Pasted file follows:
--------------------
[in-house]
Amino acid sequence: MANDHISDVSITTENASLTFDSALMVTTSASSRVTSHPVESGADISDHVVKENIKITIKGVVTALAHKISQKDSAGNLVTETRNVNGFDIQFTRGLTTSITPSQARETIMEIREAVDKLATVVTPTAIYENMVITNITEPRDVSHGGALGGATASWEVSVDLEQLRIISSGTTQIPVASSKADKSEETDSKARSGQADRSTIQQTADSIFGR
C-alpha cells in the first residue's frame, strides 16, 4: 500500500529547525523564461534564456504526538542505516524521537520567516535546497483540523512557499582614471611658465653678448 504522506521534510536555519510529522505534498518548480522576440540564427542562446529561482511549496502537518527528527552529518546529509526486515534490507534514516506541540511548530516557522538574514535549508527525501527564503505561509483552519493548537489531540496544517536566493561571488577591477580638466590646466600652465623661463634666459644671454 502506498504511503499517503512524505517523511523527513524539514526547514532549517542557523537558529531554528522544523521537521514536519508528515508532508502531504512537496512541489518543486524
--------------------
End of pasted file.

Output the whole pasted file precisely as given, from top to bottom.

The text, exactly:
[in-house]
Amino acid sequence: MANDHISDVSITTENASLTFDSALMVTTSASSRVTSHPVESGADISDHVVKENIKITIKGVVTALAHKISQKDSAGNLVTETRNVNGFDIQFTRGLTTSITPSQARETIMEIREAVDKLATVVTPTAIYENMVITNITEPRDVSHGGALGGATASWEVSVDLEQLRIISSGTTQIPVASSKADKSEETDSKARSGQADRSTIQQTADSIFGR
C-alpha cells in the first residue's frame, strides 16, 4: 500500500529547525523564461534564456504526538542505516524521537520567516535546497483540523512557499582614471611658465653678448 504522506521534510536555519510529522505534498518548480522576440540564427542562446529561482511549496502537518527528527552529518546529509526486515534490507534514516506541540511548530516557522538574514535549508527525501527564503505561509483552519493548537489531540496544517536566493561571488577591477580638466590646466600652465623661463634666459644671454 502506498504511503499517503512524505517523511523527513524539514526547514532549517542557523537558529531554528522544523521537521514536519508528515508532508502531504512537496512541489518543486524